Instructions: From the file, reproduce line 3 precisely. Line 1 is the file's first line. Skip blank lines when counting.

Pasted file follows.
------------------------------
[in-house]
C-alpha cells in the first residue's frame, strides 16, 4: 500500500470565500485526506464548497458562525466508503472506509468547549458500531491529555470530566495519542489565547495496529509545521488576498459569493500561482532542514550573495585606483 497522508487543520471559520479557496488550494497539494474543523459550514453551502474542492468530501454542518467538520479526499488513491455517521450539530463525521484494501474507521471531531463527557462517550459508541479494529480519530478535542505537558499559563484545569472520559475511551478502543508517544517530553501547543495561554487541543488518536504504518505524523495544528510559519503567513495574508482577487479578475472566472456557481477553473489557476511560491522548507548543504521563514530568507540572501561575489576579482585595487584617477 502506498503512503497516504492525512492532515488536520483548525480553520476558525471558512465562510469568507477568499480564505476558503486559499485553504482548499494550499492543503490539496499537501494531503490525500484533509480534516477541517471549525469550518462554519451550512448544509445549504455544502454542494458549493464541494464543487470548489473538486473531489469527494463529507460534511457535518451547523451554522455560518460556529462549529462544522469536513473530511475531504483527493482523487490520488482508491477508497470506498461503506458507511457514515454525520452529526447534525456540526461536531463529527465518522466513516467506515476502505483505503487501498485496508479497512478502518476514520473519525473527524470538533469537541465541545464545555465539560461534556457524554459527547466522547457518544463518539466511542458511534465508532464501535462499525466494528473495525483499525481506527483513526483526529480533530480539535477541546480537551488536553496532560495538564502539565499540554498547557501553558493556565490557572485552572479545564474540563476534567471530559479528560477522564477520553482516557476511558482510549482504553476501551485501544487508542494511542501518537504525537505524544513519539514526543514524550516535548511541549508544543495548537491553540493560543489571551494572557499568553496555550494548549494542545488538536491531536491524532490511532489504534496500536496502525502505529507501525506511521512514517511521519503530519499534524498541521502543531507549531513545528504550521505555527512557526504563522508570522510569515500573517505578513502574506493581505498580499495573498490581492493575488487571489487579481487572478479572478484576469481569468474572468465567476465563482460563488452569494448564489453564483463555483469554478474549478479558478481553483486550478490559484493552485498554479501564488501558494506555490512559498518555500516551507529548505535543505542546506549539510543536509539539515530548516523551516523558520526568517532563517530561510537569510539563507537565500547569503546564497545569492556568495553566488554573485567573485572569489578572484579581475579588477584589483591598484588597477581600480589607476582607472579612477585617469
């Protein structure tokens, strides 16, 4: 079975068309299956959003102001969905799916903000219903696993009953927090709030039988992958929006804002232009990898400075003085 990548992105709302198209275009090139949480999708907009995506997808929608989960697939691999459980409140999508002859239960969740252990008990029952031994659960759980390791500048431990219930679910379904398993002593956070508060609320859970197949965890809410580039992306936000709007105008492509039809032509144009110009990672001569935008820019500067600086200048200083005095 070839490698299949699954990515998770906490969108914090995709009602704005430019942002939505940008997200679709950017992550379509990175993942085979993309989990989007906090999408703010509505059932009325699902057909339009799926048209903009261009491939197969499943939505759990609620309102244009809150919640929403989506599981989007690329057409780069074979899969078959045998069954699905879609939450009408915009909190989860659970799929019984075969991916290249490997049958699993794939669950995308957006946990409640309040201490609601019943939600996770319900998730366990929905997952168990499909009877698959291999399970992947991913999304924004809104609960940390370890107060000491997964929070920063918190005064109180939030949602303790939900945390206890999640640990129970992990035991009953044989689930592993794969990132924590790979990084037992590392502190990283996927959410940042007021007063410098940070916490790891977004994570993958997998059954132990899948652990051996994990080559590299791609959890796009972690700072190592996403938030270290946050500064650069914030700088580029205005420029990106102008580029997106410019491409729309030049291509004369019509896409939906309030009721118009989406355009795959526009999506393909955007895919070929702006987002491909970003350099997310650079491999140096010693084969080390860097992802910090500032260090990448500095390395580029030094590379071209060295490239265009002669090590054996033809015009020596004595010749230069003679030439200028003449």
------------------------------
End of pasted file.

């Protein structure tokens, strides 16, 4: 079975068309299956959003102001969905799916903000219903696993009953927090709030039988992958929006804002232009990898400075003085 990548992105709302198209275009090139949480999708907009995506997808929608989960697939691999459980409140999508002859239960969740252990008990029952031994659960759980390791500048431990219930679910379904398993002593956070508060609320859970197949965890809410580039992306936000709007105008492509039809032509144009110009990672001569935008820019500067600086200048200083005095 070839490698299949699954990515998770906490969108914090995709009602704005430019942002939505940008997200679709950017992550379509990175993942085979993309989990989007906090999408703010509505059932009325699902057909339009799926048209903009261009491939197969499943939505759990609620309102244009809150919640929403989506599981989007690329057409780069074979899969078959045998069954699905879609939450009408915009909190989860659970799929019984075969991916290249490997049958699993794939669950995308957006946990409640309040201490609601019943939600996770319900998730366990929905997952168990499909009877698959291999399970992947991913999304924004809104609960940390370890107060000491997964929070920063918190005064109180939030949602303790939900945390206890999640640990129970992990035991009953044989689930592993794969990132924590790979990084037992590392502190990283996927959410940042007021007063410098940070916490790891977004994570993958997998059954132990899948652990051996994990080559590299791609959890796009972690700072190592996403938030270290946050500064650069914030700088580029205005420029990106102008580029997106410019491409729309030049291509004369019509896409939906309030009721118009989406355009795959526009999506393909955007895919070929702006987002491909970003350099997310650079491999140096010693084969080390860097992802910090500032260090990448500095390395580029030094590379071209060295490239265009002669090590054996033809015009020596004595010749230069003679030439200028003449």